Glass is an inorganic nonmetallic material. Generally, the glass state is defined as the frozen state of a supercooled and thus a solidified liquid. It results from the suppression of the crystallization of a melt. It is also known as fiberglass that is a material made from extremely fine fibers of glass. Glass fibre is formed when thin strands of silica-based or other formulation glass are extruded into many fibers with small diameters textile processing.
Glass fiber is a material consisting of numerous extremely fine fibers of glass. Fiberglass is a strong and lightweight reinforcement used in composites, communication, data transfer, or decorative purpose. Glass fibers able to transfer light, ray and radiation inside its subtle hole. Although strength properties are somewhat lower than carbon fiber and it is less stiff, the material is typically far less brittle, and the raw materials are much less expensive.
It has a high degree of viscosity. The basis of textile grade glass fibers is silica, SiO2. In its pure form, it exists as a polymer, (SiO2)n. To induce crystallization, it must be heated to higher temperatures.
Dyeing Process of Glass Fiber:
Dyeing of glass fiber filaments, fabrics or fabric is not so easy. In this case, it must be taken into consideration that, under normal circumstances, there is no affinity between glass fiber and dye and that no penetration of the dye into the glass fiber is possible, only surface dyeing or coloration is possible.
The following overview includes patented processes of glass fiber dyeing or coloration which must be regarded as being legally protected:
- Fused mass coloration or dyeing
- Dyeing of activated surfaces of glass fiber
- Direct dyeing methods of glass fiber
- Pre-mordanting dyeing methods
- Bonding-agent dyeing methods
Stated of these process are given below:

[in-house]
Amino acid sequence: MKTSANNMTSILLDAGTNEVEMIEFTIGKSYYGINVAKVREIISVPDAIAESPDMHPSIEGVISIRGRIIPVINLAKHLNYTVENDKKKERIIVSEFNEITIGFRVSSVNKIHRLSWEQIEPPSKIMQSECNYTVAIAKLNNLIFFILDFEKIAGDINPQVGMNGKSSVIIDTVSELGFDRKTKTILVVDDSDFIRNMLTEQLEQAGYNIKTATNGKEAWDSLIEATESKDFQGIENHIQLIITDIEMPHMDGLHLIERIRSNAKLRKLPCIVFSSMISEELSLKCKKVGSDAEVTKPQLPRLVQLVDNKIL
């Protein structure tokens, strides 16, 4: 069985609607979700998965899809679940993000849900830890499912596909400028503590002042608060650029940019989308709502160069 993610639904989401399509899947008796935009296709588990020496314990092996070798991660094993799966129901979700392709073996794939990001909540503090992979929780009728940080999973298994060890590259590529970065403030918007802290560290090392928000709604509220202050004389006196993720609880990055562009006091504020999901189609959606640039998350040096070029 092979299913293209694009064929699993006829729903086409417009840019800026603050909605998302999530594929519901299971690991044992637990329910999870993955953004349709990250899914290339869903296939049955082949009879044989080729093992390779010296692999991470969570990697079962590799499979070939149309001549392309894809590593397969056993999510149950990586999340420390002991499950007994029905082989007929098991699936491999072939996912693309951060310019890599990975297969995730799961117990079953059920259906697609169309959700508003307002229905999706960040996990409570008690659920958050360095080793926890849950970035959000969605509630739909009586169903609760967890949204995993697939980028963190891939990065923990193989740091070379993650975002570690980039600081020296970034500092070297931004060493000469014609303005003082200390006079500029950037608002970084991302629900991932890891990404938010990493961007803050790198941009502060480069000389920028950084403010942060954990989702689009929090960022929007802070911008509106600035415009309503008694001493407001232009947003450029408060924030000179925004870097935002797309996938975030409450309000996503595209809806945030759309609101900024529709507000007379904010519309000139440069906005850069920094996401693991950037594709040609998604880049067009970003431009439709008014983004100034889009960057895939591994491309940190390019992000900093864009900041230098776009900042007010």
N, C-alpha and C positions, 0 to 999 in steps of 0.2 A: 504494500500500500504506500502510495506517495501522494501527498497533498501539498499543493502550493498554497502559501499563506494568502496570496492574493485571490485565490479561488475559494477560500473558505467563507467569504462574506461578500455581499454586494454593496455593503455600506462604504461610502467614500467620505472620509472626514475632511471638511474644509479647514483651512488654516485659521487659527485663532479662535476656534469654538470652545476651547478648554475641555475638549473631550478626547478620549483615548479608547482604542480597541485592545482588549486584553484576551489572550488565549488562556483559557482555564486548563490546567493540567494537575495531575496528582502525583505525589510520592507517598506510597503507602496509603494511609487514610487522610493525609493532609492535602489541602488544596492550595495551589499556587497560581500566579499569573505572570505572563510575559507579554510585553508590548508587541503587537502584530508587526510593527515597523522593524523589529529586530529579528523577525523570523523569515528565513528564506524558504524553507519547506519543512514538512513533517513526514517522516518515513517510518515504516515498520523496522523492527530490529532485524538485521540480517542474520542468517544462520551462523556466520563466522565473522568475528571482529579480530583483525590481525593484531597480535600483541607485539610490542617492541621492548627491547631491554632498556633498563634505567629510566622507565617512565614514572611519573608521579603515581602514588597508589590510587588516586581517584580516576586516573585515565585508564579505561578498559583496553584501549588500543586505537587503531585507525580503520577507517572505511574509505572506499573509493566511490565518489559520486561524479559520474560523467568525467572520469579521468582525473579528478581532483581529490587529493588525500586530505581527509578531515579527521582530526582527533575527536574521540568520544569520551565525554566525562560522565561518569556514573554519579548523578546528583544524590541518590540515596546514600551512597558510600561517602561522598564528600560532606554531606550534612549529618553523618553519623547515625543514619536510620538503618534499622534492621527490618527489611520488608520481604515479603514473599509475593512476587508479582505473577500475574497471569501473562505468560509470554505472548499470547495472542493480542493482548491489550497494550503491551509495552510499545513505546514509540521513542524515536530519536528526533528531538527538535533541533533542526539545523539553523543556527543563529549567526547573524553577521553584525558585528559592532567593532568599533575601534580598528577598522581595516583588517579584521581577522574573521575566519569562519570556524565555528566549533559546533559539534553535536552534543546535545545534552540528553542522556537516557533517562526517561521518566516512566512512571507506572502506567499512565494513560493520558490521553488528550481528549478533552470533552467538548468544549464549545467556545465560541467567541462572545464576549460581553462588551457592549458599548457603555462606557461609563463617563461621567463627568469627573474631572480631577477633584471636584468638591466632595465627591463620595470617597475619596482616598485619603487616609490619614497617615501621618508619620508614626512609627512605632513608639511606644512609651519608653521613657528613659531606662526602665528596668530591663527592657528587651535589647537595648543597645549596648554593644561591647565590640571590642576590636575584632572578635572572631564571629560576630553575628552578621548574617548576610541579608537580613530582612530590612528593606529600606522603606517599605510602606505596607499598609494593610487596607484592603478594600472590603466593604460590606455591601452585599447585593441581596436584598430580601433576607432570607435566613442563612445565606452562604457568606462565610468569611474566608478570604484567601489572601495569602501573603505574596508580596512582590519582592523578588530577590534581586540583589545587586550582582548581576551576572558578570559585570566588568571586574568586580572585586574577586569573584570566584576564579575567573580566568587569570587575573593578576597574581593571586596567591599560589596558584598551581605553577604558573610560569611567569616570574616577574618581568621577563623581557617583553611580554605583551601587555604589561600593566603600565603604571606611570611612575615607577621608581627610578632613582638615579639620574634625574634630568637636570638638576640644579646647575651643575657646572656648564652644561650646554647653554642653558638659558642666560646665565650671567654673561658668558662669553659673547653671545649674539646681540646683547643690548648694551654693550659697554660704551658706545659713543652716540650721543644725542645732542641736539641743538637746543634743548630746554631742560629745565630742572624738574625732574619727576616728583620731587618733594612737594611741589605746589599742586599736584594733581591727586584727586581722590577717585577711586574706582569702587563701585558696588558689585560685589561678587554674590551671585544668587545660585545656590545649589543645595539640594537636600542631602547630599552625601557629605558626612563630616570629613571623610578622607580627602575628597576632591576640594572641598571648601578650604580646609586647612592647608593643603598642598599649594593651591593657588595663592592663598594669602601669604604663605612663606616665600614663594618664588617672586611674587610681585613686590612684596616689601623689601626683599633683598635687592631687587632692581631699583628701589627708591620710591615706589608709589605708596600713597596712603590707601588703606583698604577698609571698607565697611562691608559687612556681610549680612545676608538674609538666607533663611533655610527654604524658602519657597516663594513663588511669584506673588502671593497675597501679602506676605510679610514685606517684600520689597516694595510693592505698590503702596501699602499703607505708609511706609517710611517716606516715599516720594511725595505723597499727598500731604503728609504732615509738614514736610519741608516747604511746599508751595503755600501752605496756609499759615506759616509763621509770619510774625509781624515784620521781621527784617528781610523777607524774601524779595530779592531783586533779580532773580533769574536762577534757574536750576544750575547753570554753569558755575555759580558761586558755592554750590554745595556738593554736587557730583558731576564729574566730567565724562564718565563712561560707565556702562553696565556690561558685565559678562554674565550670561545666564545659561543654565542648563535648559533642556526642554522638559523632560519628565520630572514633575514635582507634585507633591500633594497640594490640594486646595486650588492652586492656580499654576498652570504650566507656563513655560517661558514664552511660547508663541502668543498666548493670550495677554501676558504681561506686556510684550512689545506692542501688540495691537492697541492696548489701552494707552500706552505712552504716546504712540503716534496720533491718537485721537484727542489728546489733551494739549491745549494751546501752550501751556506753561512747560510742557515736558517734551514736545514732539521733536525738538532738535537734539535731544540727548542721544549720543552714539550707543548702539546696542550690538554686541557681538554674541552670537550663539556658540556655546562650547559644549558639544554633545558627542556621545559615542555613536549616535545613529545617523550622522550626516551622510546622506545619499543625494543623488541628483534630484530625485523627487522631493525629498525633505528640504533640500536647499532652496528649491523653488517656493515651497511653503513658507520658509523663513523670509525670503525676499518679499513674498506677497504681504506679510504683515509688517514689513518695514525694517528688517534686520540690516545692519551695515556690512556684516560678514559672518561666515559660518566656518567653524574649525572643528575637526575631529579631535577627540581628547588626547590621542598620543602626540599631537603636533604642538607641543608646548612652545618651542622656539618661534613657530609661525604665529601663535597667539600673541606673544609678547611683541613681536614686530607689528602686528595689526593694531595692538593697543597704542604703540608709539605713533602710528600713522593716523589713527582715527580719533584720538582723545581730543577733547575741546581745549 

1. Fused mass coloration or dyeing: Using colored metal oxides yielding weak dyes only as the color intensity inevitably decreases with the cross section of the filament.
2. Dyeing of activated surfaces of glass fiber: Predominantly older processes of relatively little practical importance and usually yielding weak coloration, deficient in crocking fastness and, almost without exception, having a tendency to damage the fibers surface.
3. Direct dyeing methods of glass fiber: Without pre-treatment, using conventional dyeing techniques and, in this case, yielding surface coloration or dyeing which is barely acceptable. Methods involving the deposition of water-insoluble dyes are exceptions to this but usually only weak coloration can be achieved, e.g., when using sulphur or vat dyes.
4. Pre-mordanting dyeing methods:
- Metal-salt process gives strong colors in some cases but almost always with insufficient crocking / rubbing fastness,
- Cation active process gives very strong colorations which, with the right choice of dye, can have good fastness properties against water and light but only moderate crocking fastness.
5. Bonding-agent dyeing methods: Coating with dyeable or dyed films.
- Pigment dyeing methods are the most elegant and simplest to use. Pale to medium shades are possible with maximum light, water and crocking fastness (with the right choice of dye) while the properties of the dark colors (marine and black) are frequently much worse. The principle consists of fixing the pigment using synthetic resins.
- Other bonding-agent dyeing methods are to some extent still very inconvenient and unsatisfactory (especially with regard to crocking fastness). Exception: Corona discharge process with good overall fastness but crocking fastness and grease resistance are not completely satisfactory. No dark full shades obtainable.
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- Requirements of Dyes and Pigments and Their Differences
- Typical Preparatory Process of Dyeing
- Different Types of Dyeing Methods
Founder & Editor of Textile Learner. He is a Textile Consultant, Blogger & Entrepreneur. He is working as a textile consultant in several local and international companies. He is also a contributor of Wikipedia.